Breach of Promise

Breach of Promise

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Are two heads really better than one? When it comes to writing fiction it would seem doubtful. Plot, style and character development need to be consistent, and the more authors involved in the writing, the less likely it is, logic indicates, that consistency will be achieved. In the case of Perri O'Shaughnessy's novels, the norm is not the rule. Perri O'Shaughnessy is the pen name for sisters Pamela and Mary O'Shaughnessy. One is a trial lawyer and the other is a former multimedia project writer and editor.

The O'Shaughnessys have written several novels. Among them are Obstruction of Justice and Motion to Suppress. Each stars solo practitioner Nina Reilly, who conducts a take-whatever-business-you-can-get practice in Lake Tahoe, Calif. The setting is heavily involved in each of the previous books, and this story is no different. The lake itself figures substantially in the beginning and the end.

Markov Enterprises is one of the largest employers in Lake Tahoe. It was formed by Lindy and Mike Markov, who tell the world they are husband and wife. Nina and her private investigator boyfriend, Paul, are invited to go on a Lake Tahoe cruise put on by Lindy and Mike for charity. Nina is convinced to attend by her secretary, who sees the cruise as a potential source of business.

After they arrive, Paul and Nina are greeted by Lindy, who informs them that she wants her husband to meet them. Shortly thereafter, Nina overhears a conversation between Mike Markov and a woman named Rachael Pembroke that makes clear Mike has been unfaithful to Lindy. Rachael gets into an argument about their relationship to the point that Lindy and others at the party are drawn out where Lindy hears Rachael's demand that Mike divorce Lindy and marry her.

Lindy does not believe Rachael and demands that she leave the boat. Mike tells Lindy that their marriage is over and Lindy pushes Rachael and Mike overboard. What follows is a tale unlike any other you have seen in a lawyer-mystery-suspense novel.

Mike and Lindy are not really married. Lindy hires Nina to represent her after Mike fires her from the company she helped him start. To add to Lindy's problems, Mike also files a lawsuit to evict her from the house they have occupied for a number of years together. Nina and Lindy decide to file a palimony suit. Nina knows that palimony lawsuits are not favored in California, which does not normally protect against breaches of promise that two people living together without being married would share equally in the fruits of the relationship.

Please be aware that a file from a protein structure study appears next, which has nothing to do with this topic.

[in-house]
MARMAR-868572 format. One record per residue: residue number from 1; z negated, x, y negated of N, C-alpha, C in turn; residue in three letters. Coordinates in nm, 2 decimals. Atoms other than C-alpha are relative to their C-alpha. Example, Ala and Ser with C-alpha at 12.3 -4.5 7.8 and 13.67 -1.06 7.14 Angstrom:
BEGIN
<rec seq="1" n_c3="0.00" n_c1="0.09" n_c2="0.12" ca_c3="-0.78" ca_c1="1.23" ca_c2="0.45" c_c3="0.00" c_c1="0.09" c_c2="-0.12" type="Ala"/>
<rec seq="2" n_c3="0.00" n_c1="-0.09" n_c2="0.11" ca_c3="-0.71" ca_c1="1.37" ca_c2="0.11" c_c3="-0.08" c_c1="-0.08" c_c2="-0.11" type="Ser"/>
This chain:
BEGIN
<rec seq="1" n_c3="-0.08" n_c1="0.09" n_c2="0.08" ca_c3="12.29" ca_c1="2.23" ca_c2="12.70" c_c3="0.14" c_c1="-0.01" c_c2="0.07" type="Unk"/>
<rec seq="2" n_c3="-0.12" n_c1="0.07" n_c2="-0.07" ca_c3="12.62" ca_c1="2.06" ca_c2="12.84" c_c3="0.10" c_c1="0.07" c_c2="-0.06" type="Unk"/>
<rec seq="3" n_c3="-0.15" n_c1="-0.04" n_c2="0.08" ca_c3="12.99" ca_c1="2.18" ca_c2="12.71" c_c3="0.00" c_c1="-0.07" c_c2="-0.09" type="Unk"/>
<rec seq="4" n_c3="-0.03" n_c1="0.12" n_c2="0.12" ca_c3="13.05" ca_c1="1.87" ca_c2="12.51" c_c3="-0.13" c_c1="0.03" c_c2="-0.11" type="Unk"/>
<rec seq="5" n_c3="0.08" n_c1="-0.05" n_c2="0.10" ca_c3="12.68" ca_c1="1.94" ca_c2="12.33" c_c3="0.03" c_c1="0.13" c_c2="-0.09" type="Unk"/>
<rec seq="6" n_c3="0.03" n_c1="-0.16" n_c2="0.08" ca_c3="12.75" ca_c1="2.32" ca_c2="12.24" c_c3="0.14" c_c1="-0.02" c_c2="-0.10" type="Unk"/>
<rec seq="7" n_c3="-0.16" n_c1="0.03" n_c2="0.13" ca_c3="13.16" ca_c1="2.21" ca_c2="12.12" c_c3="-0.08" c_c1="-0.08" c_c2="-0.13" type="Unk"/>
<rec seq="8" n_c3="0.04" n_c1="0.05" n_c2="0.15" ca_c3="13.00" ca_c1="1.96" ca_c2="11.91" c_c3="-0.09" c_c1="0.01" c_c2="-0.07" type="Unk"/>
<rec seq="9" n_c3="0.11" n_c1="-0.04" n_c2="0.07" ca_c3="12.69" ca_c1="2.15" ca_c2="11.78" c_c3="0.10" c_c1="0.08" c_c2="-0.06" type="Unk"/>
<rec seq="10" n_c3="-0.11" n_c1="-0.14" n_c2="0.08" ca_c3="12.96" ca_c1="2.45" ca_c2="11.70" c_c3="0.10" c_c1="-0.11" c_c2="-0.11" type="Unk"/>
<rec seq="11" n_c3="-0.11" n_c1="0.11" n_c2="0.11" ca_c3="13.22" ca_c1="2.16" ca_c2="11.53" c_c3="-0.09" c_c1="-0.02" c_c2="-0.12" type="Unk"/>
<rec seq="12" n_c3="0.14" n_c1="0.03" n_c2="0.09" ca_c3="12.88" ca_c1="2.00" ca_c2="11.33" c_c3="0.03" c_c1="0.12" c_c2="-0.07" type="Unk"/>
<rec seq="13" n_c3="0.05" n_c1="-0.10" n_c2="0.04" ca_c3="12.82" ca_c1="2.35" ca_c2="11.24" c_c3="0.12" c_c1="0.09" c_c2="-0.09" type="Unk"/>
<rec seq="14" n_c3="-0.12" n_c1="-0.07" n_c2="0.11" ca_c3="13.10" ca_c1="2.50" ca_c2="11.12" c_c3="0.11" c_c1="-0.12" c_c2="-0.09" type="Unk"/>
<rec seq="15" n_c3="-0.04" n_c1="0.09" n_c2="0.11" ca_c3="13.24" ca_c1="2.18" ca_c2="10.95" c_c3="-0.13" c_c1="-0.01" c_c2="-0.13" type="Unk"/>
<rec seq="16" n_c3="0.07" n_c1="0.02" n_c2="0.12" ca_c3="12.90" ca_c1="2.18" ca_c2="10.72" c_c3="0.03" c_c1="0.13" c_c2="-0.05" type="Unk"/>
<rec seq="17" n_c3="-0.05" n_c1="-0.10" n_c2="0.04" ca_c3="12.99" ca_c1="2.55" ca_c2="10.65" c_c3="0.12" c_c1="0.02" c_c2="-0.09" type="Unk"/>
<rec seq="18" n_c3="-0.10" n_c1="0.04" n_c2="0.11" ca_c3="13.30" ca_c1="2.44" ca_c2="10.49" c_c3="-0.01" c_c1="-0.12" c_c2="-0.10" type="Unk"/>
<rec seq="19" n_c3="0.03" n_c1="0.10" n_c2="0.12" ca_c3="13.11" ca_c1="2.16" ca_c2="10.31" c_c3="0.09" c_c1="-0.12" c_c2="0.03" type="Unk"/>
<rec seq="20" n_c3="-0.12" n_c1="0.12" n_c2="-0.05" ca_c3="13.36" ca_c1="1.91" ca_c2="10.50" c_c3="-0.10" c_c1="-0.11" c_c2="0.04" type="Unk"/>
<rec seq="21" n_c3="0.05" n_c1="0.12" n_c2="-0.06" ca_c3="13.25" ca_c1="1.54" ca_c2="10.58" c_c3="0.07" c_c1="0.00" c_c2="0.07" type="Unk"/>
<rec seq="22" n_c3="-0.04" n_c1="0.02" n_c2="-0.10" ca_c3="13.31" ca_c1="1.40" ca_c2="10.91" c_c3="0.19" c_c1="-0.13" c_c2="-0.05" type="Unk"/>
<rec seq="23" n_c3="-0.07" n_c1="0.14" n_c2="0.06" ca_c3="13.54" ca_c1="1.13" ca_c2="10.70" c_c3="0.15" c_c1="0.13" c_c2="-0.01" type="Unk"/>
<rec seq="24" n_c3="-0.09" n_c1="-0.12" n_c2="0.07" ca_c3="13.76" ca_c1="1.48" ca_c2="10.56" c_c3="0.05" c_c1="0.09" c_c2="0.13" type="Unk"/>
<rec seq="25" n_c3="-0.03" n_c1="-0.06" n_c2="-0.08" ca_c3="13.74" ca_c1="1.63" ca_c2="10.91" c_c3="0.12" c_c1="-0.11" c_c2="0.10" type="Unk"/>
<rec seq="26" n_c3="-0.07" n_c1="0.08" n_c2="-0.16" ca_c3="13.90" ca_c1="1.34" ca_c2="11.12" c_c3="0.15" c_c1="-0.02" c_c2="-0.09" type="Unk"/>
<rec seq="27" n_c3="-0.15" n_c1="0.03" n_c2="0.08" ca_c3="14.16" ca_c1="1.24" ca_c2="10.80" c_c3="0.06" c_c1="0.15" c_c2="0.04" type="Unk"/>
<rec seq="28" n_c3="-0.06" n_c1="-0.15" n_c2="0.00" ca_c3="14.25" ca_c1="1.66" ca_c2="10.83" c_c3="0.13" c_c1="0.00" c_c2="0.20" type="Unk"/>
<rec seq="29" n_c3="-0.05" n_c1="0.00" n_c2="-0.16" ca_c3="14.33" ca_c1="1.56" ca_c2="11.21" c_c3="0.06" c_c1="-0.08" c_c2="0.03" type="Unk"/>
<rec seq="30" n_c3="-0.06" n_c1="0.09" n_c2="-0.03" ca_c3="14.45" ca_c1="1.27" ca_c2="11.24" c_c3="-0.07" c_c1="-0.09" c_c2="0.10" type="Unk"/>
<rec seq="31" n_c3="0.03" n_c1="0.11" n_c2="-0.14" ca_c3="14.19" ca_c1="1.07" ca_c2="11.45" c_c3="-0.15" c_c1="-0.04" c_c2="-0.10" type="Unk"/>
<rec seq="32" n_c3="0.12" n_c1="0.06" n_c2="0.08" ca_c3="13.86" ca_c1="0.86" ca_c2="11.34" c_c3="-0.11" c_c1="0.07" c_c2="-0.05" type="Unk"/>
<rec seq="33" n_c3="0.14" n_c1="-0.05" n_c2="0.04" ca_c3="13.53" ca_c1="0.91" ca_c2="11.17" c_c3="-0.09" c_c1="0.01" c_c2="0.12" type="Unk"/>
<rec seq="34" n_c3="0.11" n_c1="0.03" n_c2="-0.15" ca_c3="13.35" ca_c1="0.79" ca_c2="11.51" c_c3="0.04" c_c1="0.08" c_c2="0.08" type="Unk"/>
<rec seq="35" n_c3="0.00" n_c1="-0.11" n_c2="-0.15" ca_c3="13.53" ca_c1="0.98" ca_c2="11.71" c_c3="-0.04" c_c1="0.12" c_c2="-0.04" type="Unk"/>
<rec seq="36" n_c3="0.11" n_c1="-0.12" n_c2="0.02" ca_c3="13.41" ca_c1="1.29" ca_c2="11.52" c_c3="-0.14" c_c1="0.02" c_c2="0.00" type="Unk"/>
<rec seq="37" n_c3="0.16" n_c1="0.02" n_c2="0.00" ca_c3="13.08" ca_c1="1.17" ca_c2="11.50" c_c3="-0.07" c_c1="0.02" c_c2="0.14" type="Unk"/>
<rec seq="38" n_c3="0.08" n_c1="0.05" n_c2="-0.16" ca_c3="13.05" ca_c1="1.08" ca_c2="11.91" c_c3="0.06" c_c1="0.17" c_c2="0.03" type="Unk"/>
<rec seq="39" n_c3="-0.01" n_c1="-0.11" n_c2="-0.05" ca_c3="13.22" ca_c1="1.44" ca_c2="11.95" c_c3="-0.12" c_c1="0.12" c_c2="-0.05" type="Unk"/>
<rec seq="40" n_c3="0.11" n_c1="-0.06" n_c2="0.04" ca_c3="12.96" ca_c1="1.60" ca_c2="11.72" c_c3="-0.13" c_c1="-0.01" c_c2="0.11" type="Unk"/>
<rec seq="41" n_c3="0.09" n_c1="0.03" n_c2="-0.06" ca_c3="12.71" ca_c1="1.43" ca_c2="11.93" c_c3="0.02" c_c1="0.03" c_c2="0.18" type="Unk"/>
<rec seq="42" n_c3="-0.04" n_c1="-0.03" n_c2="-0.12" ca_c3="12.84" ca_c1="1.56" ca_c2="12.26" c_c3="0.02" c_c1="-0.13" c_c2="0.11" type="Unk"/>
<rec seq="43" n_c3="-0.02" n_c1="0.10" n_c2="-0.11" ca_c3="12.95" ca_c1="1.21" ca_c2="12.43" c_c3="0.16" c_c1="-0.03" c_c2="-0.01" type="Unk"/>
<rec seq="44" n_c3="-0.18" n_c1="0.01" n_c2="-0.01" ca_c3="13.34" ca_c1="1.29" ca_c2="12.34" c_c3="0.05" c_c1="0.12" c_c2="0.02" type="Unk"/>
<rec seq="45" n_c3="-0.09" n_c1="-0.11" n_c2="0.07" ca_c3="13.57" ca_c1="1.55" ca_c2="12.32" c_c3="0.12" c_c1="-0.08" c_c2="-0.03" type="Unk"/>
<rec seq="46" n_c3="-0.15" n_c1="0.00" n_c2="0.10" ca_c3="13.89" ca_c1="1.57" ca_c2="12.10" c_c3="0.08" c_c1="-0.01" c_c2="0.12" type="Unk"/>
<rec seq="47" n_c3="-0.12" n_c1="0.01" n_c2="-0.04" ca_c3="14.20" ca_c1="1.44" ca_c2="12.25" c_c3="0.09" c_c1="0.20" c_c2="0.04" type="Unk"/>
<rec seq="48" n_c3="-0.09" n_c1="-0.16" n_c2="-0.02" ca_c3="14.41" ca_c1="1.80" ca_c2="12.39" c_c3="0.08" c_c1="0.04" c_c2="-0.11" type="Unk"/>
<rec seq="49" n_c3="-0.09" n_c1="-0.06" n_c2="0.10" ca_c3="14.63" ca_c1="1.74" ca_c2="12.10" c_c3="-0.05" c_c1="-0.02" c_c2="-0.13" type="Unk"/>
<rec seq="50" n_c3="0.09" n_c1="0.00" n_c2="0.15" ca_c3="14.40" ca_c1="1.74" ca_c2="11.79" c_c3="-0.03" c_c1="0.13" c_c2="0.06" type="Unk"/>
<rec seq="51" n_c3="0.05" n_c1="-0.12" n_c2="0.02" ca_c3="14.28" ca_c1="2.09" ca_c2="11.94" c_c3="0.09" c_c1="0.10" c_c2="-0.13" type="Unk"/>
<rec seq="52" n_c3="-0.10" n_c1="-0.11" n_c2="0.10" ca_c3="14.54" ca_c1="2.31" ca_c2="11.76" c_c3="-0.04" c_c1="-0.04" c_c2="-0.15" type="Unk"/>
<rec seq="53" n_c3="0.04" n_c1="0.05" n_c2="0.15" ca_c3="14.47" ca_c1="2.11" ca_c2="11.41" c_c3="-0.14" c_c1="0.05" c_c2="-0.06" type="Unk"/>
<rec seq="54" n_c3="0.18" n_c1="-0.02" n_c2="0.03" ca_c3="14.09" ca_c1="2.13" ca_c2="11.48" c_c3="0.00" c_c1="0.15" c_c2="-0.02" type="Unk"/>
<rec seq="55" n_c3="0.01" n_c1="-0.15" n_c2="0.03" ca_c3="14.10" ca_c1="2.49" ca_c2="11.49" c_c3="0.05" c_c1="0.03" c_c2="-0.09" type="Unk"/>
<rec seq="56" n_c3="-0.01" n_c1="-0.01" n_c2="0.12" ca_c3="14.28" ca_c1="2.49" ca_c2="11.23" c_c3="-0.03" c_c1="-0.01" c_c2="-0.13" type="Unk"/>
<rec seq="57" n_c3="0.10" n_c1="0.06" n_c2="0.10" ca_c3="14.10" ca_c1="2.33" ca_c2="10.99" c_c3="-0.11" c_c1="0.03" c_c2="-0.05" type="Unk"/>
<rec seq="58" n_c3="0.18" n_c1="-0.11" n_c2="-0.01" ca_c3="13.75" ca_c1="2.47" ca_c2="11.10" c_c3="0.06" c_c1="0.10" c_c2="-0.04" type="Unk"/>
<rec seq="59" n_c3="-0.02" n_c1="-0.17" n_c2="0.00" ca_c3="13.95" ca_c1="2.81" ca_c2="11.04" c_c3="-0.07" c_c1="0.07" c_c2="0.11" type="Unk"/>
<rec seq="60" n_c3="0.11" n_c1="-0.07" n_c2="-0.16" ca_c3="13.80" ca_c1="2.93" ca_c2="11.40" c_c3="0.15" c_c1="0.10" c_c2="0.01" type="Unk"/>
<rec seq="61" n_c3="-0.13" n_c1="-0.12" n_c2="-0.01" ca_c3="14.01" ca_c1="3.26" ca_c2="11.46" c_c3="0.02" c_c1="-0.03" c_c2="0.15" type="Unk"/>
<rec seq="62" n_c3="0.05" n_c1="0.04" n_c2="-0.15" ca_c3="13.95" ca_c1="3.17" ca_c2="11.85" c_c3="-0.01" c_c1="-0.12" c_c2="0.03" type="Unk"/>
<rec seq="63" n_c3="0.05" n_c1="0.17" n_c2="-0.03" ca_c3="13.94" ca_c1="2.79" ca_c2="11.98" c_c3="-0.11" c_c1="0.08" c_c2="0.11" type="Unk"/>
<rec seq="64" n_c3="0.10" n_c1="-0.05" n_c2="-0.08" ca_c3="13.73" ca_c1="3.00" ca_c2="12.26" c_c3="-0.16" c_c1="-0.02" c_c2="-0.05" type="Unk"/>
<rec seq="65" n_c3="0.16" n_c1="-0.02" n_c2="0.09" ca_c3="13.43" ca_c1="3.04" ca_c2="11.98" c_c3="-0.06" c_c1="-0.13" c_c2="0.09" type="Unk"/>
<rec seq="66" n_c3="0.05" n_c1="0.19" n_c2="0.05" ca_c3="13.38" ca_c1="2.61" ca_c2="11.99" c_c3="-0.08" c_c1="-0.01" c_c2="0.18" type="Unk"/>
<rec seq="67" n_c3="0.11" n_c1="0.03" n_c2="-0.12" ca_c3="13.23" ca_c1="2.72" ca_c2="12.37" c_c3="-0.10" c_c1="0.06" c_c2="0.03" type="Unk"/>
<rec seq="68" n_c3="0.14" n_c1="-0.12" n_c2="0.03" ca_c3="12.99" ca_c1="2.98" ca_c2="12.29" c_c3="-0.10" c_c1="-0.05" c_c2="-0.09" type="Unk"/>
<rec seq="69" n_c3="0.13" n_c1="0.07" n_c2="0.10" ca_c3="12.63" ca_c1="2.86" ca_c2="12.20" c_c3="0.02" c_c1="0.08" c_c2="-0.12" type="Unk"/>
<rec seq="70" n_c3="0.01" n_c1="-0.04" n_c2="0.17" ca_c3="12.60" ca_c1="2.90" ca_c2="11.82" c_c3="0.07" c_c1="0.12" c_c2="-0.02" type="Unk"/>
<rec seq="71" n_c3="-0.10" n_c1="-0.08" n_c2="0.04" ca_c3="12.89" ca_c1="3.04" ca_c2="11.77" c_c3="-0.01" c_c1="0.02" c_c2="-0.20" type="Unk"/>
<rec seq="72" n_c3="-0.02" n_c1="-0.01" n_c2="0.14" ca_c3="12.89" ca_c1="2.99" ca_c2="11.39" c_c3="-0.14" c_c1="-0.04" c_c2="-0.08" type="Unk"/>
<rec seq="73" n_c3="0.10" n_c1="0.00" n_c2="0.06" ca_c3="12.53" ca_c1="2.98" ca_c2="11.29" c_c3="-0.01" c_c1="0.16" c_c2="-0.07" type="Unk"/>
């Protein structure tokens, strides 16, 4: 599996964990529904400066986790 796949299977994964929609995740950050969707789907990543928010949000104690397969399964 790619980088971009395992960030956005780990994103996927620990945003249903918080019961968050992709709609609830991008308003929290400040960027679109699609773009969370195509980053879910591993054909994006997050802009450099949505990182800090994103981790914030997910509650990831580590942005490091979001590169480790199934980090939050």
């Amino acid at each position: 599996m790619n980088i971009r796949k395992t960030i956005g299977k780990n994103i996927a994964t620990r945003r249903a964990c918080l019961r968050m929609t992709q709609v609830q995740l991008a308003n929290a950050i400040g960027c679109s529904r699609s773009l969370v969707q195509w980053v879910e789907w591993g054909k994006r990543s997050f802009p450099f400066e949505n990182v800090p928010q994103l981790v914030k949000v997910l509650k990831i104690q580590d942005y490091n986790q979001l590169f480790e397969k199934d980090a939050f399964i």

Lindy insists that Nina help her and offers a much-needed $100,000 retainer, but Nina realizes that the check would be written on a company account. When she tells Lindy that the check will be no good, Lindy learns that there is only $20,000 available in a personal account. Nina recognizes that Lindy will need all she has to live on. Troubled by Lindy's predicament, Nina looks for a cause of action that would stand a chance of success and finds an old statute. The statute gives a person who receives property in exchange for a promise of marriage a right to sue to recover the property if the promise to marry is broken.

Faced with the inability to get paid and learning that Mike has hired the meanest, best litigator in Lake Tahoe, Jeffrey Riesner, Nina is torn about what to do. When Lindy offers Nina a 10 percent contingency fee, Nina calculates that if she wins and Lindy gets half of Markov's $250 million in assets, she will get paid $1 million. Inspired, Nina takes the case only to lose initially on all issues except the appointment of a receiver. She realizes that she will need help with the trial and convinces palimony expert and Los Angeles heavy-hitter Winston Reynolds to join her as Lindy's counsel.

What follows is bizarre, intriguing and riveting. You will live through the trial preparation with Nina, Winston and their jury selection expert. Then the trial is conducted witness by witness with growing suspense until the end, which, as you probably could guess, is not the end of the story.

In the end you find yourself with Nina on an island in Lake Tahoe battling for her life, any thought of a contingency fee well out of mind, replaced by concern for the future. The characters are engaging, the plot on the outer edge but within the bounds of possibility. The action is continuous and unrelenting. The book promises to capture your attention and not turn it loose until the final page is finished. Believe me, there is no breach of that promise.

Journal Date: 
Friday, October 1, 1999